Yes, the election's long over, but if we still care about who told Harry Reid, shouldn't we also care about whether it was true?

Am I missing something here?


Fri Nov 01, 2013 at 02:43 PM PDT

ACA Truth Squad Needed

by Upper West

I've been doing my best to correct false or misleading information from friends and others about the ACA.  I've told someone who got a Blue Cross "cancellation" letter that he's likely to do better on the exchange.  I've corrected someone who thought that pre-existing conditions could not bar insurance, but could still affect rates.

But the barrage of "horror stories" needing correction continues.  For example, today, a lawyer at a small firm (under 50) wrote to me:

Our group plan was terminated. Under the new plan, I will go from $868 out of pocket per mo. to $1070 per mo. Plus a $5700 deductible I didn’t have before. The insurance consultant I spoke with said that as a result of ACA, approx. 2/3 of small employer plans would be voided by the end of the year.
This sounds fishy.  I told him that the consultant and the ins. co. were probably blaming the ACA for a change they would make anyway;  Was I right? is it really related to the ACA?

We need a clearinghouse for an ACA Truth Squad.  A place where you can send in a story like this and get a quick response about the truth.  That would be a great Daily Kos feature.

Meanwhile -- what about the guy who wrote me today and his plan change?


Tonight, Jon Stewart showed in a breathtaking five minutes just how corrupt the TV financial Media really is.  Either Cramer, Bartoromo or Kudlow are astonishingly un-self-aware or they just know they can get away with it. I'm betting on the latter.  With just three pairs of clips, Stewart showed what blatant and obvious shills they are.

First:  The financial anchors were shown unanimously condemning the $13B Settlement by Chase on the basis of how terribly unfair it was for Chase to pay the liabilities of the banks they acquired in 2008 (Bear Stearns and WaMu).

Then, Stewart showed clips proving that Chase's deal unquestionably included those liabilities, including Jamie Dimon confirming the simple fact that Chase was picking up the other banks' debts.

Second, Stewart showed Maria Bartiromo dismissing reports in the New York Times by throwing up her hands and saying "Oh, the New York Times!" with dripping, contemptuous sarcasm, as though that source of the news was equivalent to the Drudge Report.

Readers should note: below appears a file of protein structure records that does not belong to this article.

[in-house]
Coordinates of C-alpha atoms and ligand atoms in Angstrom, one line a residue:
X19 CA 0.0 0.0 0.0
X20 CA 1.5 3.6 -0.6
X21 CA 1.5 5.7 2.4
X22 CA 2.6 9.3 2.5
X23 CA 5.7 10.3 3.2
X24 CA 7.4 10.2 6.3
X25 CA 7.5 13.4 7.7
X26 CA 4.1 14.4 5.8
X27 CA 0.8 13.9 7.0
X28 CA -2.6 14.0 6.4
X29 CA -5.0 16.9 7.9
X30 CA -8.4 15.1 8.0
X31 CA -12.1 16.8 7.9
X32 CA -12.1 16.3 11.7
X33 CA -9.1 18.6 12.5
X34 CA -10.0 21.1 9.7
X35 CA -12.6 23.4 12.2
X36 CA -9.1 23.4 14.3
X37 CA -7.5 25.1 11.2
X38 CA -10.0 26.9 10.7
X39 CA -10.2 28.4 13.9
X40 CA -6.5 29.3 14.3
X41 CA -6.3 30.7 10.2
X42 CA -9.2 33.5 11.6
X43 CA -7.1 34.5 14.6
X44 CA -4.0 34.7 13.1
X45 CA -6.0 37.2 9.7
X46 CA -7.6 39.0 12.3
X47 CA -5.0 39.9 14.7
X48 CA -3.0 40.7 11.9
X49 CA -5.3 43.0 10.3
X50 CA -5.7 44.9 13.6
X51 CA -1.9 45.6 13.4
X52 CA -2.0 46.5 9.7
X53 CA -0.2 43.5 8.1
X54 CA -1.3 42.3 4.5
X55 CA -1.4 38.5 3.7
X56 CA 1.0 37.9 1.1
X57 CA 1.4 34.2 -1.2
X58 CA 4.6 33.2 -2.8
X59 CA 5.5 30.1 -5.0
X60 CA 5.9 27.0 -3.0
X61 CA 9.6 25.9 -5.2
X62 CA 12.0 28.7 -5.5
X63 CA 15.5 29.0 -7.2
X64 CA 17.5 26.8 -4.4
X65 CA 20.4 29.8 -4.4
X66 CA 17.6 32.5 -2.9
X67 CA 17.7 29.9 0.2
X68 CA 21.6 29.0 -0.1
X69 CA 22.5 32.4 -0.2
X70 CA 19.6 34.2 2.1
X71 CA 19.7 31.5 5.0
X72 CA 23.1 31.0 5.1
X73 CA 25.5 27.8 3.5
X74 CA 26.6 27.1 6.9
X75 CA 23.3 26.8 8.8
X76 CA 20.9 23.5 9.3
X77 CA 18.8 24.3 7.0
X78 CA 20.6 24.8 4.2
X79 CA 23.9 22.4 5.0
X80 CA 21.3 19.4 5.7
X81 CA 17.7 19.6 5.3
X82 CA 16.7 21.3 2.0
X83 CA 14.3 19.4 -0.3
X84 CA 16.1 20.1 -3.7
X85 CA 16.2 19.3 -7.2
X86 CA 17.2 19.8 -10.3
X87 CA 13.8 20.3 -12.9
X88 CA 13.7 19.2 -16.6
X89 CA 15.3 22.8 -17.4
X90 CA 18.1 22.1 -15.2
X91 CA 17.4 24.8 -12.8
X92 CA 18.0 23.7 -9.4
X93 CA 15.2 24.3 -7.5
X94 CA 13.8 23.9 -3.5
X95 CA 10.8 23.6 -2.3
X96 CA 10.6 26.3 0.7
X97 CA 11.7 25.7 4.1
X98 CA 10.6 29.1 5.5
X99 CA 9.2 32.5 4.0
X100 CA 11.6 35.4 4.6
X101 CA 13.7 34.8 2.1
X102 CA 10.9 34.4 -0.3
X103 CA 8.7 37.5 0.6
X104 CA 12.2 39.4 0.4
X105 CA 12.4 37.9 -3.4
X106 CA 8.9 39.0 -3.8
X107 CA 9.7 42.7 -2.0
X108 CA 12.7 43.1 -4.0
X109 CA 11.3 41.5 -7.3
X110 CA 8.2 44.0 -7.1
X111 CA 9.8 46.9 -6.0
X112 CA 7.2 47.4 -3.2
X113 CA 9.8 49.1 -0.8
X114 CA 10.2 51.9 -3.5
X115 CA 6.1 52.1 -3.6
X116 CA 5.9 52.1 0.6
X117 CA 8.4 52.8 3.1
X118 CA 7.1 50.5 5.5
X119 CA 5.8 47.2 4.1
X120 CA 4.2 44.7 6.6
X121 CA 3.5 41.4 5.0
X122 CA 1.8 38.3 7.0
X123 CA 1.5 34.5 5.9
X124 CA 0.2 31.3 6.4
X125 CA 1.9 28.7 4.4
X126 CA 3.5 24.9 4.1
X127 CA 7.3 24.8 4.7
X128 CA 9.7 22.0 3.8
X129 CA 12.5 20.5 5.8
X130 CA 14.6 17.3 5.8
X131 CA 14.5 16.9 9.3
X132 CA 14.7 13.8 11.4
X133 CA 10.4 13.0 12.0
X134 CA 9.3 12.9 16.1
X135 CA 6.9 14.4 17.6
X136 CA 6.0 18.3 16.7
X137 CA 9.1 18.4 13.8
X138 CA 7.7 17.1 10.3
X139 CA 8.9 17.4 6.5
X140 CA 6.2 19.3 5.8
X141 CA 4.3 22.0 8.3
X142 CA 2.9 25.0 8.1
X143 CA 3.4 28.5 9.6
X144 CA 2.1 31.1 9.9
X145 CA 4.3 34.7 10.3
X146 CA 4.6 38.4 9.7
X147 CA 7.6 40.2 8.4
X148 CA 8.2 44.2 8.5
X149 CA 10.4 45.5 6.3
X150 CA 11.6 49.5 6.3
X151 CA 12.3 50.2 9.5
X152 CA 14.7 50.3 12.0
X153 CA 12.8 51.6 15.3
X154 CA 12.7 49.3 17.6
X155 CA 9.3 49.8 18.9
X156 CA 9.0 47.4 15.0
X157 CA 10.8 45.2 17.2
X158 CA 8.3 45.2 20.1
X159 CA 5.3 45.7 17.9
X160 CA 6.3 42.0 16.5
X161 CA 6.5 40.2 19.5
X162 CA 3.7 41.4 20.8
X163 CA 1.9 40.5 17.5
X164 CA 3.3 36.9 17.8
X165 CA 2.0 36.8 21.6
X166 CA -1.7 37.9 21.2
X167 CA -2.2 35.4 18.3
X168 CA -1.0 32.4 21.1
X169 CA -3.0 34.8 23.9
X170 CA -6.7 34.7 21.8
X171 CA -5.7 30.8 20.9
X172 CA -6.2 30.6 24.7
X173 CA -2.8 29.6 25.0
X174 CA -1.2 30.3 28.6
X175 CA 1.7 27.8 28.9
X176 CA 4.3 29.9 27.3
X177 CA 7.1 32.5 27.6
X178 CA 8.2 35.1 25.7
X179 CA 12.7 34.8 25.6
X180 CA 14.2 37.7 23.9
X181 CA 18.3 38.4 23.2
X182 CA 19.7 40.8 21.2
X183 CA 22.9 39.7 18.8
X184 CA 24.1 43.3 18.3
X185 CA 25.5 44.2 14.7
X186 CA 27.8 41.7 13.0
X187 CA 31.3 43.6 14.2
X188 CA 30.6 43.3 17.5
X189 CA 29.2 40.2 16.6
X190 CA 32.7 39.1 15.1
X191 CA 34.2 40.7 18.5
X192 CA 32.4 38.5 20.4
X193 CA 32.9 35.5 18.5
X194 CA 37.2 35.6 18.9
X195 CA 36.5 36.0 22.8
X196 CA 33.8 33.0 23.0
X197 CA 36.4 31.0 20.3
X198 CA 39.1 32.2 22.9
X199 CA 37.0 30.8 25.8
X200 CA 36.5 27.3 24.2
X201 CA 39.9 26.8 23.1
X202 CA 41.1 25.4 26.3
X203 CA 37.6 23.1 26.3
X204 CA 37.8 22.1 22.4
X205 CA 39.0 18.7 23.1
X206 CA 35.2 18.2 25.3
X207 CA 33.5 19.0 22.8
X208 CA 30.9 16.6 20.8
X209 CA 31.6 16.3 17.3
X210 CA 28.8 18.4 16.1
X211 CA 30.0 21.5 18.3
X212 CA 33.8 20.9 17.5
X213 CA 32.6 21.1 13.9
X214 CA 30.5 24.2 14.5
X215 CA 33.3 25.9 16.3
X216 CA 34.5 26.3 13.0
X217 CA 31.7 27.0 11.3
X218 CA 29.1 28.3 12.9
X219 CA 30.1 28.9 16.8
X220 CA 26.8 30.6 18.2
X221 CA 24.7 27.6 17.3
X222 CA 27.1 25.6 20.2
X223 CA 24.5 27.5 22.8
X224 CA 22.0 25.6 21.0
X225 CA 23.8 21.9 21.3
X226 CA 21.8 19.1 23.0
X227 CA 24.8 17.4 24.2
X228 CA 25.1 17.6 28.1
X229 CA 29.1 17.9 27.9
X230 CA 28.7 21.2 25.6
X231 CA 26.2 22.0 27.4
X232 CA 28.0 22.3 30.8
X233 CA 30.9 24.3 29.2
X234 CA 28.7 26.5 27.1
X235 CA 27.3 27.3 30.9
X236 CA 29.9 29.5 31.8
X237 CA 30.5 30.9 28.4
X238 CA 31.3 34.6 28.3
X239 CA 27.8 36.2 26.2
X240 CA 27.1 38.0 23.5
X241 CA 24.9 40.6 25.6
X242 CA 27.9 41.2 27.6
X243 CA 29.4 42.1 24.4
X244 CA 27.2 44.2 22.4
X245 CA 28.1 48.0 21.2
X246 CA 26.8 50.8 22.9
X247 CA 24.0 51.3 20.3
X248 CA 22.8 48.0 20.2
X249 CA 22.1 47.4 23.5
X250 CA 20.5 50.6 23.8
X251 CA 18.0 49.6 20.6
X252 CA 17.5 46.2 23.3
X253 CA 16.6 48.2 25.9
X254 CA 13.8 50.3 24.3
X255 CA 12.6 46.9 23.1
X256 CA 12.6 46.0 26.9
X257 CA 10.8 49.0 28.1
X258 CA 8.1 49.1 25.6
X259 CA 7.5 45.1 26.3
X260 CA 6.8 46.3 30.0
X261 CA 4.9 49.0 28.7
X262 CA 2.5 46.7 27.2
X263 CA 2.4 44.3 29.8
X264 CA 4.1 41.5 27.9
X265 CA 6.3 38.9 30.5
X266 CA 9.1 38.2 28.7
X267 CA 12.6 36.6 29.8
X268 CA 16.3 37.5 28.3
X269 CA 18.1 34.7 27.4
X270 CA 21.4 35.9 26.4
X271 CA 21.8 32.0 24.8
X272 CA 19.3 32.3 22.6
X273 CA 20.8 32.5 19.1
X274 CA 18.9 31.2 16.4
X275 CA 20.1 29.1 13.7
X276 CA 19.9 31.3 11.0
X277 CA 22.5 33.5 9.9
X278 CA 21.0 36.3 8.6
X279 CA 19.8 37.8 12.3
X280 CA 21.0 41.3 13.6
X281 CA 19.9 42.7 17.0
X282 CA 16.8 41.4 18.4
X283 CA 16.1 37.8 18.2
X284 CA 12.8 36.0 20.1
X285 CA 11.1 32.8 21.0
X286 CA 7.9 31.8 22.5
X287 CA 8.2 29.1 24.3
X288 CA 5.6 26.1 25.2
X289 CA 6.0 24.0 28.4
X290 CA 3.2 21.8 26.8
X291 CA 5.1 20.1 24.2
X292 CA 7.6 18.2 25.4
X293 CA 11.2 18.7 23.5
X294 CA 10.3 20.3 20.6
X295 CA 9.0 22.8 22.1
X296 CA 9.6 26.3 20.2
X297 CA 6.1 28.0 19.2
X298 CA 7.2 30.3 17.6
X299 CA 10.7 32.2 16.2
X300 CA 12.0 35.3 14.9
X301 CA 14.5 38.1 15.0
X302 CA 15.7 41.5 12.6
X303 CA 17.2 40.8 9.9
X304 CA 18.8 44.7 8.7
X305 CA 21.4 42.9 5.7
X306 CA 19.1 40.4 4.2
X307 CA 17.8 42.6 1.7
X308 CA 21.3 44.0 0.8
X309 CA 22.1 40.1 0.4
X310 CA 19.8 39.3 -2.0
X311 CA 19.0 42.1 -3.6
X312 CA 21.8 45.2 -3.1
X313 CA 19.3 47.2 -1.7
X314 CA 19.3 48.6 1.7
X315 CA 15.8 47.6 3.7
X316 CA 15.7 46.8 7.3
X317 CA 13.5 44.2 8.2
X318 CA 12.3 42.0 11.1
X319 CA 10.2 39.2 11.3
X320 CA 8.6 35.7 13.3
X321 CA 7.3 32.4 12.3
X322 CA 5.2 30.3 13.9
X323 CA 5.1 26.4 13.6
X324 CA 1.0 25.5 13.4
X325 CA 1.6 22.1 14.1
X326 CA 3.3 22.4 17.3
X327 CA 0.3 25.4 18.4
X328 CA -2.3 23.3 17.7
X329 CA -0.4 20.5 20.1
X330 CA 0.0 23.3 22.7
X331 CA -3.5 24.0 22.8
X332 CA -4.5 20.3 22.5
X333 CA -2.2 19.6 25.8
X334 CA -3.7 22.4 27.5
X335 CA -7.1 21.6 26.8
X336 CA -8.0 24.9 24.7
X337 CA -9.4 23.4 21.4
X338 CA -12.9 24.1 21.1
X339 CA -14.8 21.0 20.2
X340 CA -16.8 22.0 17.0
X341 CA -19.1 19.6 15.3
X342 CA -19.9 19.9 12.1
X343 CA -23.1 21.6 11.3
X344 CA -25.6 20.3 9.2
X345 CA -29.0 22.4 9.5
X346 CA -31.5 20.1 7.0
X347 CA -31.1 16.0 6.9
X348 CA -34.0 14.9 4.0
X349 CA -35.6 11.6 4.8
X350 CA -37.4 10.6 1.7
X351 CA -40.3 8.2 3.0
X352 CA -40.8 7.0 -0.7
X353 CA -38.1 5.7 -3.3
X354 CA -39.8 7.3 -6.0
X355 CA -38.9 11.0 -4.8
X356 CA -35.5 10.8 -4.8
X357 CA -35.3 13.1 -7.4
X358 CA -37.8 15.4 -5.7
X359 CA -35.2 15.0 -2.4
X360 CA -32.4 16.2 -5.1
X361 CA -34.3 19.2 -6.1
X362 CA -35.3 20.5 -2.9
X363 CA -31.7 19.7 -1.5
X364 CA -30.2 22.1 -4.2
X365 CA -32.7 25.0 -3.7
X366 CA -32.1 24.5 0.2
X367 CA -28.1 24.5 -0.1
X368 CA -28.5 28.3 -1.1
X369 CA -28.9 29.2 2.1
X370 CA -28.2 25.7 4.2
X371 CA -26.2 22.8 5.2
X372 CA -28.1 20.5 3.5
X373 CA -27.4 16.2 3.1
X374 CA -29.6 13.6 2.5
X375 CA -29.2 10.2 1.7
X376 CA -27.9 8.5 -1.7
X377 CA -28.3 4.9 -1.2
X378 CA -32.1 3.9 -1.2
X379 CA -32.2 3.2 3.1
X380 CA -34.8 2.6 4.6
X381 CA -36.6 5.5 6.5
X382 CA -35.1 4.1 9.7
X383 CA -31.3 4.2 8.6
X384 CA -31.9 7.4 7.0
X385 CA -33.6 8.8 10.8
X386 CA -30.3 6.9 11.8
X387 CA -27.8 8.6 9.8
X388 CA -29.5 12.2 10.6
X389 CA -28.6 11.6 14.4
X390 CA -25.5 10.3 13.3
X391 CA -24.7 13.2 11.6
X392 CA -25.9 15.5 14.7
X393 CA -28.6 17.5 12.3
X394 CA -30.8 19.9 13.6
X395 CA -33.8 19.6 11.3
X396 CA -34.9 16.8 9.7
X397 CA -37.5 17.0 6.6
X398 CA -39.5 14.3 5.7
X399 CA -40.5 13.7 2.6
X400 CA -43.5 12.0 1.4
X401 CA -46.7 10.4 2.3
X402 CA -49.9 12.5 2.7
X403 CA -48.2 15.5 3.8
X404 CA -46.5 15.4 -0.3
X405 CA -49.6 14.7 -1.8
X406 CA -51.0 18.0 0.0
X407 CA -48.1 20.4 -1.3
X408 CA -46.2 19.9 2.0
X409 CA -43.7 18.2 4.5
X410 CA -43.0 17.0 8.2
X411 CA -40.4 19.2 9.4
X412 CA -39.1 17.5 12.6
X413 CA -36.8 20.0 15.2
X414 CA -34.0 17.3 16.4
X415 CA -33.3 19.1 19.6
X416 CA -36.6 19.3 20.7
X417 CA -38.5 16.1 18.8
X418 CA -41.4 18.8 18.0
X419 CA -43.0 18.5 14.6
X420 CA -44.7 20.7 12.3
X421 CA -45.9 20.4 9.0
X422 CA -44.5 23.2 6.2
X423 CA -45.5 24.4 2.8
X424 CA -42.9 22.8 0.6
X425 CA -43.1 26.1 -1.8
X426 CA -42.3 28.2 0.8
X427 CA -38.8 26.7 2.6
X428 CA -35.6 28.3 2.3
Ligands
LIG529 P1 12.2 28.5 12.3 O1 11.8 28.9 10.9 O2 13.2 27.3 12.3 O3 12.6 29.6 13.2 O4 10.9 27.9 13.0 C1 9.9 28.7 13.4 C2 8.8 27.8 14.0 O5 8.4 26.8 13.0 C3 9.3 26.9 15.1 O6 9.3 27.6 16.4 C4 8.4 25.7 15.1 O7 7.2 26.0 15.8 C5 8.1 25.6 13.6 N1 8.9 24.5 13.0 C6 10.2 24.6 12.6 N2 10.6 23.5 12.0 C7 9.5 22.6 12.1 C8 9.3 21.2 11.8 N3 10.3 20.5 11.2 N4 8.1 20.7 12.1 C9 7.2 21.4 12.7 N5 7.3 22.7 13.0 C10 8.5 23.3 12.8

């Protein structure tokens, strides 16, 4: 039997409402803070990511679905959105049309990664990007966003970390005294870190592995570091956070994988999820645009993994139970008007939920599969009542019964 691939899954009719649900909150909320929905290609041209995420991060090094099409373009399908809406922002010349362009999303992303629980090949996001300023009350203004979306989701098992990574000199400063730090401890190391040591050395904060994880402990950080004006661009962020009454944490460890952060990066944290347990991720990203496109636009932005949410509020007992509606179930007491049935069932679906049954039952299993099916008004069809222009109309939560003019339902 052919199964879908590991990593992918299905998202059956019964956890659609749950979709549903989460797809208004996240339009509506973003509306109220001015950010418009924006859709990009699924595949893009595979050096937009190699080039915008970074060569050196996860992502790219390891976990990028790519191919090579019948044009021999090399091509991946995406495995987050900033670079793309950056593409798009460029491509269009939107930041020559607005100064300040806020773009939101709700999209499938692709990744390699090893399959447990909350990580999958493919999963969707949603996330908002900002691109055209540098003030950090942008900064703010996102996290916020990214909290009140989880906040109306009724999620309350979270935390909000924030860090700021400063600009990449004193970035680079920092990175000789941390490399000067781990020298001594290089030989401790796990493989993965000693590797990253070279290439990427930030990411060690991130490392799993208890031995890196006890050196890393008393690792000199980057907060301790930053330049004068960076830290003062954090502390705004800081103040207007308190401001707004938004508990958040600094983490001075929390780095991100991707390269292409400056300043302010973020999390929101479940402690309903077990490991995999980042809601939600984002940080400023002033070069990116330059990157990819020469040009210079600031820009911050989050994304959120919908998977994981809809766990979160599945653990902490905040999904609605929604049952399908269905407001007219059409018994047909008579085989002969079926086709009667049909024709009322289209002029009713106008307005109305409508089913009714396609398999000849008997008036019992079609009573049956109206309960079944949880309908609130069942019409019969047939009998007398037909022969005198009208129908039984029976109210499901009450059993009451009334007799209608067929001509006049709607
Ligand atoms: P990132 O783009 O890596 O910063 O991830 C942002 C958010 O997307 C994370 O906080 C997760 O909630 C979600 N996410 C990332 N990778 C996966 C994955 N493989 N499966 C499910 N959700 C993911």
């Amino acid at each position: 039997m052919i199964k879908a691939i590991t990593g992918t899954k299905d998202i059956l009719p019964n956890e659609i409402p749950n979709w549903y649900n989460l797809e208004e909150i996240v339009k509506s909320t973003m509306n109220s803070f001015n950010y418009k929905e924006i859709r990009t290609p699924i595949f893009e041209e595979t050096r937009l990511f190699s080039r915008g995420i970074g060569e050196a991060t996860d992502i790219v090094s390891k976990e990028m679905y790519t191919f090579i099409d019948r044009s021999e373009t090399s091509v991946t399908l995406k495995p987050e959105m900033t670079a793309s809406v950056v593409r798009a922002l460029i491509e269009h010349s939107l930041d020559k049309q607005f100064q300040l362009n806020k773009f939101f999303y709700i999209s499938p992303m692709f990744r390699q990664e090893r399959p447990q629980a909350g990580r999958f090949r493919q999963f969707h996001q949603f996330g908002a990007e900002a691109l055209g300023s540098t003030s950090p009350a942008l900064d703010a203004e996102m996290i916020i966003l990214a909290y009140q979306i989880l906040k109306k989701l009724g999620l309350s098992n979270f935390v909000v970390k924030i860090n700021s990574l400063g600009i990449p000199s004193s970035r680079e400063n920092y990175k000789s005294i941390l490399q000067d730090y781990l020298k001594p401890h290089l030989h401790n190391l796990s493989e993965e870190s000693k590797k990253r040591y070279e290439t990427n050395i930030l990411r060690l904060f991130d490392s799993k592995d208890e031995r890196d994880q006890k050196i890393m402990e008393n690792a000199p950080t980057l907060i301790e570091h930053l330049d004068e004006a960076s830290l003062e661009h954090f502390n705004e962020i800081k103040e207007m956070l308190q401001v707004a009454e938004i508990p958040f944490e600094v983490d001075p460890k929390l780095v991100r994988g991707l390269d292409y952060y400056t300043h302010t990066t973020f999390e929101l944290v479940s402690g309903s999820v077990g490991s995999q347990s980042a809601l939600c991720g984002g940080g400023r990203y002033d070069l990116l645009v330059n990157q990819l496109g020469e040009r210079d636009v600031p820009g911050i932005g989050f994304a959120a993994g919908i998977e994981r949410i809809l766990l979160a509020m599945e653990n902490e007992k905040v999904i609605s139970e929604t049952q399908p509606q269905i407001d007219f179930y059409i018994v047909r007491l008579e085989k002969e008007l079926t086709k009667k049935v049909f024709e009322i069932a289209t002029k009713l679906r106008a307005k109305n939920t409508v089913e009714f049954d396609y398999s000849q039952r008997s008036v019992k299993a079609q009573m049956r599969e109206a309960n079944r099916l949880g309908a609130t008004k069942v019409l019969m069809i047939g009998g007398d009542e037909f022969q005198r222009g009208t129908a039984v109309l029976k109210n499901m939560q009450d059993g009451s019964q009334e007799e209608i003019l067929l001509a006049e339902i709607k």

Then, he showed clips of Bartiromo and others citing the Wall Street Journal Editorial page as the sine qua non of factual authority.  So -- Times news pages - no; Wall St. Journal Editorials, Si.  Good to know.

Finally, Stewart showed the same cast of characters going on and on this week about how Chase had done the US government a huge favor by buying the bad banks in 2008.  Jim Cramer was especially demonstrative about the bank's charitable act toward the Federal Government.

You knew what was coming -- Cramer in 2008, right after the same deal, rhapsodizing about how Chase had practically stolen the assets from the Federal government, and recommending a huge "buy" for Chase because of the deal.

Stewart does a lot of these contrasting clips that make present statements seem idiotic or hypocritical or disingenuous - usually all three.  But this one was especially devastating.

If I were those financial TV people I'd better .   ..   ..  Nah.


Mon Oct 21, 2013 at 11:58 AM PDT

David Brooks' Fantasy World

by Upper West

David Brooks is on "book leave" from the NY Times, so readers have been spared his dissembling insights on Tuesday and Friday for awhile.  However, it appears that having a staff of 10 interns actually writing the book does permit David to appear on Meet the Press, and even at something called the "Hero Summit."

Here are a couple of insights from David from yesterday showing once again that he is a hero of disingenuous cluelessness: